Archives For Pastor J.D.

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Billy Grahams’ Ministry in Four Words

Posted by Pastor J.D. on February 13, 2017

My wife, kids, and I recently had the chance to visit the Billy Graham Library in Charlotte, NC. We’ve long been impressed with Graham’s life and ministry, and this trip only increased our appreciation for Graham.

As I reflect on Billy Graham’s six decades of ministry, four words stand out:

1. Conviction

As we looked over various exhibits and heard stories about Graham’s life, Veronica commented to me, “He wasn’t complex, and not usually ‘profound.’ But you can tell that he really believed what he was saying.” And it’s true: Billy Graham had struggled with the hard questions, so when he spoke with assurance, it wasn’t the naïve assurance of a neophyte. It was the absolute assurance of someone who has wrestled with questions of faith.

During the beginning of Graham’s ministry, theological liberalism was on the rise in mainline denominations, and Graham’s faith was shaken. He often told the story of a moment when, in the height of his doubts, he took a walk in the woods. During that walk, he finally acknowledged, “I either believe God has spoken or I don’t. I believe Jesus Christ is God’s Son, and I believe the Bible he authorized is his Father’s word, just like he said it was. I’ll believe it by faith—even the parts I don’t quite understand.” (my paraphrase)

Graham’s conviction was contagious. Conviction always is. It reminds me of David Hume, the 18th-century atheist philosopher, who consistently went to hear the preacher George Whitefield at his evangelistic rallies. Someone recognized Hume, and—surprised to see him there—said, “I thought you do not believe in the gospel.” Hume answered, “I don’t, but he does.” That was the draw that Billy Graham had at his rallies: he believed in his message so deeply that he drew in some of the most skeptical and non-believing.

At this point, you can’t name a single one of Billy Graham’s friends who drifted with the tide of theological liberalism; but Billy changed the world.

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Mountain View

Just a few weeks ago, I got this update from one of our missionaries. He and his family are living in a predominantly Muslim context, in an incredibly remote part of the world. They may be the most remote family we have on the field. When we talk about missionaries dangling at the end of a long rope, these are the people I think of.

This story is an astounding testament to God’s saving power, and a reminder to me that God is so often at work in ways we can’t see.

-Pastor J.D.

People like me shouldn’t get to see what I get to see.

The Thursday before Christmas, I went on a day trip into the mountains to see a friend, “Frank,” who used to help in our yard. I was hoping to tell his family the Christmas story, maybe pray with them, nothing much more than that. I had given Frank a Bible a few months ago, and he recently said that he believed it. Even so, I didn’t expect much more than a quick visit.

After driving the three hours up to Frank’s village, and another hour wandering around town (until he found me), we went up to his house, where I sat in front of a large meal he had prepared. He had invited some of his family, but there were other men there, too.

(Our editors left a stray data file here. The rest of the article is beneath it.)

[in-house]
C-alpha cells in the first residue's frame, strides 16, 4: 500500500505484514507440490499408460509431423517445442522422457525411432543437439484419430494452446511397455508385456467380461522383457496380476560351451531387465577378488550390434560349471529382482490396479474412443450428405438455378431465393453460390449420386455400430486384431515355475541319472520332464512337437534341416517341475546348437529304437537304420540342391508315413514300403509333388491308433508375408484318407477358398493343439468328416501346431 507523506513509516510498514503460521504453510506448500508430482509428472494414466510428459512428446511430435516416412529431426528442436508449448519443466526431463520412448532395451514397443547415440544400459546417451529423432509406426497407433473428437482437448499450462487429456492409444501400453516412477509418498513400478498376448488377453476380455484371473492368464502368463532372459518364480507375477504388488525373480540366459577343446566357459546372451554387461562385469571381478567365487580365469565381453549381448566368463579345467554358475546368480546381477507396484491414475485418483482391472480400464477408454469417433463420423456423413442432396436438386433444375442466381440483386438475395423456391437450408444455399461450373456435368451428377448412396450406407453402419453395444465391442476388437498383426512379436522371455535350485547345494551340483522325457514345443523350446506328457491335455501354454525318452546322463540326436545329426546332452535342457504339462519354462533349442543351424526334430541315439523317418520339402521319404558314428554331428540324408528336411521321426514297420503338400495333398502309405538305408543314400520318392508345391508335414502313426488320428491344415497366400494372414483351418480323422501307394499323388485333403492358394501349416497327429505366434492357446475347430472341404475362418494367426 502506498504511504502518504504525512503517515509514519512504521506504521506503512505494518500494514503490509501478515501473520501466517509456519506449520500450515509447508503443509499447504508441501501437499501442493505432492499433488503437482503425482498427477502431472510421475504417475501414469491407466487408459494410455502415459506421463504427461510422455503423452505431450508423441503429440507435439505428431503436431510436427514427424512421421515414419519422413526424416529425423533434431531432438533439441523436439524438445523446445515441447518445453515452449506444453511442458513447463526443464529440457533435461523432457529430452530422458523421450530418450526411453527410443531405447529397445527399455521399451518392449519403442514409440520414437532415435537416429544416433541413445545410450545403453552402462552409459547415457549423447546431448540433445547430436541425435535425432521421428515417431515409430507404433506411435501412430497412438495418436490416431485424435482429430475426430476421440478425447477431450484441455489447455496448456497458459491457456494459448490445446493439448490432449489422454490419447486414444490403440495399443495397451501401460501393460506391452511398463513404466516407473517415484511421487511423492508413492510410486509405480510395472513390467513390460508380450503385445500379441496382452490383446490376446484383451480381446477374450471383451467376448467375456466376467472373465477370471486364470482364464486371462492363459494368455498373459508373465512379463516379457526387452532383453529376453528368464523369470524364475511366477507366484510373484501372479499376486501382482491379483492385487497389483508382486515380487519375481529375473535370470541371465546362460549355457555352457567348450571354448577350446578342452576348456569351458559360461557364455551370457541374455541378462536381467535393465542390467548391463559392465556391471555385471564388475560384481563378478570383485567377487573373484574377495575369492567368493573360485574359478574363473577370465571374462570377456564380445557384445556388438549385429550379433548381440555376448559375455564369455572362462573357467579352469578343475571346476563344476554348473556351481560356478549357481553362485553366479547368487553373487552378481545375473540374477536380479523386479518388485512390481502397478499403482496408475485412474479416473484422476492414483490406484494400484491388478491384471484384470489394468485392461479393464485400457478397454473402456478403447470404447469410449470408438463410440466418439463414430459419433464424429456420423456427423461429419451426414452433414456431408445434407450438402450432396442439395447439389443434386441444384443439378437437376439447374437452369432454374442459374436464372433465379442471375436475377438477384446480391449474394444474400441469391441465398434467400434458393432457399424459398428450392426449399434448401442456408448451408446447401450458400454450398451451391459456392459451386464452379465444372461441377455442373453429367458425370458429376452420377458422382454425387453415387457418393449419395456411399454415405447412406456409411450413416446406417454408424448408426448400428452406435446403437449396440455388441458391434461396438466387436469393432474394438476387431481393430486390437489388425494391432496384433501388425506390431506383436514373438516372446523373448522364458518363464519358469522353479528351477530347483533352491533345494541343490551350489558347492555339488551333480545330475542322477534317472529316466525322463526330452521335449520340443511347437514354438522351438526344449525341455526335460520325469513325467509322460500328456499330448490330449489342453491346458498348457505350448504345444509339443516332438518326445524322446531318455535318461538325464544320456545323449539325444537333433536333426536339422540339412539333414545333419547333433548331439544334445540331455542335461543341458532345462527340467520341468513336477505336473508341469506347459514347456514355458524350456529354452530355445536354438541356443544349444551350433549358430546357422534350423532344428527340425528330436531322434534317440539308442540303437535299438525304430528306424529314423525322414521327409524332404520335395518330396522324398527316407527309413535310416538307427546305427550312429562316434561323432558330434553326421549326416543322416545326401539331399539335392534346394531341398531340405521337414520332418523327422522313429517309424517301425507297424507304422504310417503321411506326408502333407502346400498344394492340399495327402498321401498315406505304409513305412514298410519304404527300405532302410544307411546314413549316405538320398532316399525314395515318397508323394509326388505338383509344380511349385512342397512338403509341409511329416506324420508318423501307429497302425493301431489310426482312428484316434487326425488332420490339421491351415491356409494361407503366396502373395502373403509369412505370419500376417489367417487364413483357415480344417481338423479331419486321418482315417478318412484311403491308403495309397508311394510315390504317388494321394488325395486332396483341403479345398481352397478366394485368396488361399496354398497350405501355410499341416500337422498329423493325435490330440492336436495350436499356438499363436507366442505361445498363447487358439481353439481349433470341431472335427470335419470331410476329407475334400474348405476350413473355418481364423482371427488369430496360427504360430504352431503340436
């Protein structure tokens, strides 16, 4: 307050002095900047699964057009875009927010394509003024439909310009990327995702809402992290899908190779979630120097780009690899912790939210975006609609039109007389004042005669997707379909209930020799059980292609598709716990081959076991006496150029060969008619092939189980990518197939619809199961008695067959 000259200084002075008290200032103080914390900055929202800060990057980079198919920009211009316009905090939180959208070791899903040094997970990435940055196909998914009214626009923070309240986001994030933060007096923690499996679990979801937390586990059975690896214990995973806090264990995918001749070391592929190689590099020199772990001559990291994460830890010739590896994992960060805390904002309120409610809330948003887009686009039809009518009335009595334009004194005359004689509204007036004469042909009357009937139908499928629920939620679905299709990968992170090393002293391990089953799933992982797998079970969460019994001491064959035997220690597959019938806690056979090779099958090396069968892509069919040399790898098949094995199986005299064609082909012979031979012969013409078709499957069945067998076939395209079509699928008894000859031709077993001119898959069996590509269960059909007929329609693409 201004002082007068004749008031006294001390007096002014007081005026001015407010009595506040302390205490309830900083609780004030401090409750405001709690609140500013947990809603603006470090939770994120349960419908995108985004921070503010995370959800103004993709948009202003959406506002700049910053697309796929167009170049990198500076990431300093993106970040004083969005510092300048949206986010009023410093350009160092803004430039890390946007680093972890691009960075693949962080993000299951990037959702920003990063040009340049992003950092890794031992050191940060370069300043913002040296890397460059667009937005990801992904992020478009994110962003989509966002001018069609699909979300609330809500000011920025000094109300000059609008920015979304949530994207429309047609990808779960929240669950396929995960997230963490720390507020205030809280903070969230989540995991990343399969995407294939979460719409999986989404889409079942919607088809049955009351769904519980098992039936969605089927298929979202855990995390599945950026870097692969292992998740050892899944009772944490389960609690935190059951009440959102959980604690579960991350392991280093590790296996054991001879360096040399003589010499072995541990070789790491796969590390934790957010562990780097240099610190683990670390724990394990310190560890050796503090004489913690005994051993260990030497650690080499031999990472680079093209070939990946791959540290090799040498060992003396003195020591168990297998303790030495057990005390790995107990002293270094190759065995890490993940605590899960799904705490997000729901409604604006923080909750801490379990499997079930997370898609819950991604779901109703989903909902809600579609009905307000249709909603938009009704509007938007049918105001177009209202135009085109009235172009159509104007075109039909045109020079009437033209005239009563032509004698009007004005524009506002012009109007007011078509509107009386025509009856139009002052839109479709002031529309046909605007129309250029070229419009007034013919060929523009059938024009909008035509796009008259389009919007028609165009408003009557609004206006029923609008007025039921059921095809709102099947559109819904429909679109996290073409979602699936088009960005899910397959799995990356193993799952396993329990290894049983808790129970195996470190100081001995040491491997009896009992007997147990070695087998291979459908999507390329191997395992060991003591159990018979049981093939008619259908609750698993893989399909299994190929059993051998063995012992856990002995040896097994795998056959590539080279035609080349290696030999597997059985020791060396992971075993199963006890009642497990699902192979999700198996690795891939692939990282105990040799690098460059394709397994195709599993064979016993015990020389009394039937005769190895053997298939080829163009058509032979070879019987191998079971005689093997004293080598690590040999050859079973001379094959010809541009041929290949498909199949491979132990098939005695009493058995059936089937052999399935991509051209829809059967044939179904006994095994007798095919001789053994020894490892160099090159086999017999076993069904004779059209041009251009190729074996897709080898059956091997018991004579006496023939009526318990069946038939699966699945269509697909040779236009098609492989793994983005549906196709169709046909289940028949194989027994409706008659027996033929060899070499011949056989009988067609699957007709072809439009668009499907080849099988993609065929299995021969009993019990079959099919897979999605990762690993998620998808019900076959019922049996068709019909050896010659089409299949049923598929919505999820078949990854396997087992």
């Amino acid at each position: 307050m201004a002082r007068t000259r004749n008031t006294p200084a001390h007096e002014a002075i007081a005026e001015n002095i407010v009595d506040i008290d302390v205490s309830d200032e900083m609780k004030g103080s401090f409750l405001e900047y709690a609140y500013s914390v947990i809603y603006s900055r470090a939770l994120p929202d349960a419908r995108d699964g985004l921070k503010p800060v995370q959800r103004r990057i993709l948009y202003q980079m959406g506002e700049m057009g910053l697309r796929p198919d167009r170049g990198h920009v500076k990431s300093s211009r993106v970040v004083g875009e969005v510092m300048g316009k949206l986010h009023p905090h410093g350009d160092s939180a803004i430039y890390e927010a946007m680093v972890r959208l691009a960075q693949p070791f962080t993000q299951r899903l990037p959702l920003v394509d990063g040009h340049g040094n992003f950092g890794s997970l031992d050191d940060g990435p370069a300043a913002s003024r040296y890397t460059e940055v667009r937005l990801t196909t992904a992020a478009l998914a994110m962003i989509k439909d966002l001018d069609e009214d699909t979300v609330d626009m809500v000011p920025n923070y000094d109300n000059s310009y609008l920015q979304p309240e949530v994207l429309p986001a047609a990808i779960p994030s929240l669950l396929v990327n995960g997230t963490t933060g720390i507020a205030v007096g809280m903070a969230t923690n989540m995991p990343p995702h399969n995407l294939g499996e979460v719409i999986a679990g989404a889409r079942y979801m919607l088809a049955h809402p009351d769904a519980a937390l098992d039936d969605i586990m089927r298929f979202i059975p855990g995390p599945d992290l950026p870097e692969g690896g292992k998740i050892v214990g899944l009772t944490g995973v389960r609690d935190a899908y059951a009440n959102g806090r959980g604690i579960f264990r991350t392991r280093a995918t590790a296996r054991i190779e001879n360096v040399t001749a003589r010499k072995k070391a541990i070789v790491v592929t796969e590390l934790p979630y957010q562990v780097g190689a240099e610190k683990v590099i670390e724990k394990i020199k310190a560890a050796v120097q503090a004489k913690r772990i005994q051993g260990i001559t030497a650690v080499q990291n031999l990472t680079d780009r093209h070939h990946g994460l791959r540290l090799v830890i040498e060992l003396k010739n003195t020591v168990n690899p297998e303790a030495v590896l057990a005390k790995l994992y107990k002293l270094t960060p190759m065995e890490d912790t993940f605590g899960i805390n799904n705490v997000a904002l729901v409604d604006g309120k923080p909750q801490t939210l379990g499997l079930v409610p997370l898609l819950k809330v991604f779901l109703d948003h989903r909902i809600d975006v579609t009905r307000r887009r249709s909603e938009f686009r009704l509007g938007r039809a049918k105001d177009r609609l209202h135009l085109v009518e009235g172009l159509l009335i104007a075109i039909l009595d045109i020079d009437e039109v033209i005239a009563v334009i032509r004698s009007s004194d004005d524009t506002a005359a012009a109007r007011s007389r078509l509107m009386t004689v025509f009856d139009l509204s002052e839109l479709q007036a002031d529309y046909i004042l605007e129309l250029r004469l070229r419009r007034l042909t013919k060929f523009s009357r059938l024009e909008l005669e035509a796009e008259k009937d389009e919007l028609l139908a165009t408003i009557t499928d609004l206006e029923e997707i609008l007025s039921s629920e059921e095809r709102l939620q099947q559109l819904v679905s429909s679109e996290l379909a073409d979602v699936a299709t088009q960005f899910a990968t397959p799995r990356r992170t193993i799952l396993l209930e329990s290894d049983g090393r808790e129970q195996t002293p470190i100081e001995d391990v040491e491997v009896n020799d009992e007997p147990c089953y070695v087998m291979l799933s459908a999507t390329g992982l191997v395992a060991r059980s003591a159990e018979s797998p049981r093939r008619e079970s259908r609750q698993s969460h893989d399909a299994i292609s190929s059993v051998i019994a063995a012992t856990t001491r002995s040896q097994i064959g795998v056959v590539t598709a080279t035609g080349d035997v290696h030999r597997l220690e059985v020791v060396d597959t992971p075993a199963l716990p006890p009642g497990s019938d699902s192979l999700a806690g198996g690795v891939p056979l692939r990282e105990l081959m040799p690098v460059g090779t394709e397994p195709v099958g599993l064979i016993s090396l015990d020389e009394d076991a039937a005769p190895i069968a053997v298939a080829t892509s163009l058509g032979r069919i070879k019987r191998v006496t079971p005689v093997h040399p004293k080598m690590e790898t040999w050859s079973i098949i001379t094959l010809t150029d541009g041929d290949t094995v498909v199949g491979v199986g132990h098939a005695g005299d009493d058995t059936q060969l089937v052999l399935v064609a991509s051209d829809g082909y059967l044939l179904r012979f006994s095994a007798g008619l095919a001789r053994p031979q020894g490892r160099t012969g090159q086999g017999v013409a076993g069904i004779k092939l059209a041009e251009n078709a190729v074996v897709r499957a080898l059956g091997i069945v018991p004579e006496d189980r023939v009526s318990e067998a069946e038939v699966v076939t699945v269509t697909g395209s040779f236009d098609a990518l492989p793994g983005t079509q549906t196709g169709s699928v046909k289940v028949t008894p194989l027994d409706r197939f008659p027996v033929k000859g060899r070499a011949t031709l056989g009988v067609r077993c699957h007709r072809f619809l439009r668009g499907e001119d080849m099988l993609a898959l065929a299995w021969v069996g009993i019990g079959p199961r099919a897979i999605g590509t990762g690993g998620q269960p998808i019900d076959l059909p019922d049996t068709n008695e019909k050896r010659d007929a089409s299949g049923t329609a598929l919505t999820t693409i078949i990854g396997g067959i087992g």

Before long the oldest of them brought up something religious, so I took the chance to talk about the Christmas story. It’s honestly a pretty offensive story to the religious mindset here—God impregnating a girl, Son of God, worship of a man. Really, all the most offensive parts of the gospel are combined into one story. So when I got to the end of the (rather labored) telling, I braced for their response.

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Seeing Jesus as He Really Is

Posted by Pastor J.D. on February 6, 2017

When you think of the book of Revelation, what images come to mind? The four horsemen? Human-eating dragons? The number 666? People read the book of Revelation—with all its dragons and beasts and bowls—and imagine it as this delusional fantasy-world.

But Revelation is actually the most accurate description of the world you’ll see—when you see it with spiritual eyes. “Revelation” means “unveiling,” and the book shows us Jesus pulling back the curtain to unveil the truth about world … and about himself. Through Revelation, we see that the powers and forces of our current world are, in fact, an illusion.

John witnesses the unveiling of Jesus at a time when he needs it most. All of the Apostles have been martyred, except for John, and he’s been exiled to the isle of Patmos. It’s a particularly dangerous time for Christians, as Roman and Jewish leaders have made Christianity illegal almost everywhere, and Christians are being hunted down like dogs and fed to the lions. The movement is still growing, but it seems like the bad guys are winning. I can think of many parallels around the world today.

It is into this time of uncertainty and violence that Jesus appears to John. In a dingy prison cell, John gets a revelation of how God sees the world and a forecast of what he plans to do in the world. Continue Reading…